5.  Build a style of fence that would not promote invasive activities (rule of thumb: if you can’t see out, others can’t see in)
  6.  Secure any glass that is less than 40′ from a door lock. To strengthen exterior glass it can be coated with an acrylic or polycarbonate, or you can replace your existing glass with laminated or tempered glass
  7.  Outside door hinges should have a non-removable tamper-proof center pin
  8.  Install deadbolt locks
  9.  The potential presence of dogs are known to be an effective deterrent to burglars; and a strategically placed “Beware of Dog” sticker could be an option
  10.  Place hinged security bars over basement windows while remembering to keep the key readily accessible for emergency exits
  11.  Pin sliding patio doors together when closed. You can also drill a hole in the upper track and insert a screw that extends out into the runner to prevent the door from being lifted up and out of its track
  12.  Avoid leaving a ladder outside your home, and take any necessary steps to ensure that that your roof is not accessible from trees

What NOT to Do

  1.  Do not install a nameplate outside of your house with your full name. Your phone number could easily be found and a call could be placed to determine whether you are home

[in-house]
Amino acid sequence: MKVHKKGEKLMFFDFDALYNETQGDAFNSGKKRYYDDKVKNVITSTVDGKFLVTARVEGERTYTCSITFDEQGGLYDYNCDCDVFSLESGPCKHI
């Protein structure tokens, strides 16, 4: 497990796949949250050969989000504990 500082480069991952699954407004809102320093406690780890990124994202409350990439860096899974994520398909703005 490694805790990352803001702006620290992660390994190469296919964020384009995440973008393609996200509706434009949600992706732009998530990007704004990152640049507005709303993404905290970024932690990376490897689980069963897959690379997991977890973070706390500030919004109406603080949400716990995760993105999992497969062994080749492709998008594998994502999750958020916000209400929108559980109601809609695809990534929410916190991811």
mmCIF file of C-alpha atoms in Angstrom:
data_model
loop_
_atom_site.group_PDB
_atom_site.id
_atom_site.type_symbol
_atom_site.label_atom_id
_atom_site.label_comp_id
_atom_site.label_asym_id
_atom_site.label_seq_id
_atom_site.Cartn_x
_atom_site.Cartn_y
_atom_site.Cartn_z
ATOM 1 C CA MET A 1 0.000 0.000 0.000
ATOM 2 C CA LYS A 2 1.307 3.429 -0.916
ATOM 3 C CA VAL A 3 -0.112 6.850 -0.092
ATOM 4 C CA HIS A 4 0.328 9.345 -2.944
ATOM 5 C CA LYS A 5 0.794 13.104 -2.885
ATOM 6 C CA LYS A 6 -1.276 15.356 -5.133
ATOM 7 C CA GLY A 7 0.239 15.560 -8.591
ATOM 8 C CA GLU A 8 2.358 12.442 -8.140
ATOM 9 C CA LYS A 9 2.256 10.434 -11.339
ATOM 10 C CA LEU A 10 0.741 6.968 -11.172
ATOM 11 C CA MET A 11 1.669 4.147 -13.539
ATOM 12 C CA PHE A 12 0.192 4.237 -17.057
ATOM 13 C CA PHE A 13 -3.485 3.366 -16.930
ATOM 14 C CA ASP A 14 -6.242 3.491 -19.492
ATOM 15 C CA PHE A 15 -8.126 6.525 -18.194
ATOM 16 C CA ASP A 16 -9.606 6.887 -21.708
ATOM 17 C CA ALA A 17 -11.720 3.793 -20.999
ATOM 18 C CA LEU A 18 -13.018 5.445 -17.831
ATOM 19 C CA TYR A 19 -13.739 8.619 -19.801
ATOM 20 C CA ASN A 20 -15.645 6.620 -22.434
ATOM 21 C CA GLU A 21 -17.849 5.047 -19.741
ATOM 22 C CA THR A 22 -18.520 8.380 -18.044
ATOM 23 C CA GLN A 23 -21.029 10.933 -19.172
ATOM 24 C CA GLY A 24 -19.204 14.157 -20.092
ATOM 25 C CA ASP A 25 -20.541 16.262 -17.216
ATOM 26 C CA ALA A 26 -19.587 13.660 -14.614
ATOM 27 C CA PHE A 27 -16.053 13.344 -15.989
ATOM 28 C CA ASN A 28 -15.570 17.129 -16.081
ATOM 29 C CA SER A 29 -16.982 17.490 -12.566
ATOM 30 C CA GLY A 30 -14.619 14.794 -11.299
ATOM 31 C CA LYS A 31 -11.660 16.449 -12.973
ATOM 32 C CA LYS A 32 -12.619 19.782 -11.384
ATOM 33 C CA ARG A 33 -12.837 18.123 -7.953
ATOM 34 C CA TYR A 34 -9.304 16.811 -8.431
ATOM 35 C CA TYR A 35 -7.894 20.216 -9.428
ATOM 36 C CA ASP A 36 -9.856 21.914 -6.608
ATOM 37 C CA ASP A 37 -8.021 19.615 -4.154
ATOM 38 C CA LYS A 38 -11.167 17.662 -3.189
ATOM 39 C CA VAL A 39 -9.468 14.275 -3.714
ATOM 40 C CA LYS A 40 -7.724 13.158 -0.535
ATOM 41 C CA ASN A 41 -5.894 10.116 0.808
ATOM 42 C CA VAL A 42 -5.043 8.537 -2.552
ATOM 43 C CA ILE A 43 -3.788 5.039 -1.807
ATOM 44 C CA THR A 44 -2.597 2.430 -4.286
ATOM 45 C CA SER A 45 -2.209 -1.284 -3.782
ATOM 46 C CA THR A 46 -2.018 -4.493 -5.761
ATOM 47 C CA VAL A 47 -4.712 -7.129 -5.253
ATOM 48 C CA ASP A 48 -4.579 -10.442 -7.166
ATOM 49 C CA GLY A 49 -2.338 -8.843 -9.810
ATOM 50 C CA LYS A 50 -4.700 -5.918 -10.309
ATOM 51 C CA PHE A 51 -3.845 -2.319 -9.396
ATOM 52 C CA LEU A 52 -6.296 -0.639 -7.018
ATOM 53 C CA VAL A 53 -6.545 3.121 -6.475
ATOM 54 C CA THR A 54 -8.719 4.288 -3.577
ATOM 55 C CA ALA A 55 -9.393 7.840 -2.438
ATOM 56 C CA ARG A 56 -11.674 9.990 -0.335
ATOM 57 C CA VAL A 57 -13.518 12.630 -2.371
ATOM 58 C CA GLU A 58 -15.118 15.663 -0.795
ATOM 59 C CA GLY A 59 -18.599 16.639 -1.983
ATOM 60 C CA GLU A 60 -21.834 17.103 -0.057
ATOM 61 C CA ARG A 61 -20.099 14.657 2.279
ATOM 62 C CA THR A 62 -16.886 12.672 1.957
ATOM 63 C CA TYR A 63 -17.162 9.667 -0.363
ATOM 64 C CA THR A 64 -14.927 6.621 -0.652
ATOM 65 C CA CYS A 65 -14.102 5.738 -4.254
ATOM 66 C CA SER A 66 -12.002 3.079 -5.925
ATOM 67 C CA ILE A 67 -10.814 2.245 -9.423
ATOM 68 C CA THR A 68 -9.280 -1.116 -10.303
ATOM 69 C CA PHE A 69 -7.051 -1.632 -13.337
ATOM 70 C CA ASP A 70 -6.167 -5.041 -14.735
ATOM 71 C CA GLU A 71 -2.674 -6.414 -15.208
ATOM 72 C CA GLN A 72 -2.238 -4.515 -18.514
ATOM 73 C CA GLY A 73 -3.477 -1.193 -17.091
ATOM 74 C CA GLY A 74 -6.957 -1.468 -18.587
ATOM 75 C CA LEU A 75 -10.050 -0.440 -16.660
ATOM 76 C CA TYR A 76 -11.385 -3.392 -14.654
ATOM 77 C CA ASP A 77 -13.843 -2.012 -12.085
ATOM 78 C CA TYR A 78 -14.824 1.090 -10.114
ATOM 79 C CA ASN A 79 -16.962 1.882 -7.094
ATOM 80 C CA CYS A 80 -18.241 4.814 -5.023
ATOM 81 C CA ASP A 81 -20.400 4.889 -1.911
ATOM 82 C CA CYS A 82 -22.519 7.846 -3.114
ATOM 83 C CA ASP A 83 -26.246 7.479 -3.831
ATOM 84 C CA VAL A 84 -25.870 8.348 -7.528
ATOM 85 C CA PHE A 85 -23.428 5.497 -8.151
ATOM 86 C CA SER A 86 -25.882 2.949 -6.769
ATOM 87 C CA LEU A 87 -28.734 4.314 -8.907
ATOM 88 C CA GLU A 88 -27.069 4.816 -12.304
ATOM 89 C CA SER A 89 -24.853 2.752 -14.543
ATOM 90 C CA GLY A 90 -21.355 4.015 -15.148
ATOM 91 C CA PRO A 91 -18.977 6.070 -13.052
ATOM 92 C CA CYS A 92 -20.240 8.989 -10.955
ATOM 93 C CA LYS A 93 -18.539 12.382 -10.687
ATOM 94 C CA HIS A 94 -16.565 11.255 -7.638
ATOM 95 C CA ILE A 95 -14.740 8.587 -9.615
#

2.  Do not leave a note on the door or in the mailbox telling a friend, family member, or delivery person that you are not home
  3.  Do not leave any spare keys in an obvious place such as the mailbox or under the front door mat
  4.  Do not leave cash and handbags in view in your home
  5.  Do not leave any doors unlocked if you are occupied within another level of your home or when you may be outside

A Vacation Away from Home

If you are going on vacation it is important to make your home appear inhabited. To fully protect your home, ask for the help of trusted neighbours, family, and friends. Here are just some of the steps you can take to protect your home while you are away.

  1.  Stop all mail delivery
  2.  Arrange for a neighbour to cut the grass or shovel snow
  3.  Cancel all deliveries
  4.  Maintain normal lighting patterns by using electronic timers
  5.  Ask a neighbour to put one of their garbage bags in front of your house on collection day
  6.  Leave a radio on, with a timer if necessary
  7.  Ask a neighbour to park their vehicle in your driveway
  8.  Arrange for a neighbor to pick up any flyers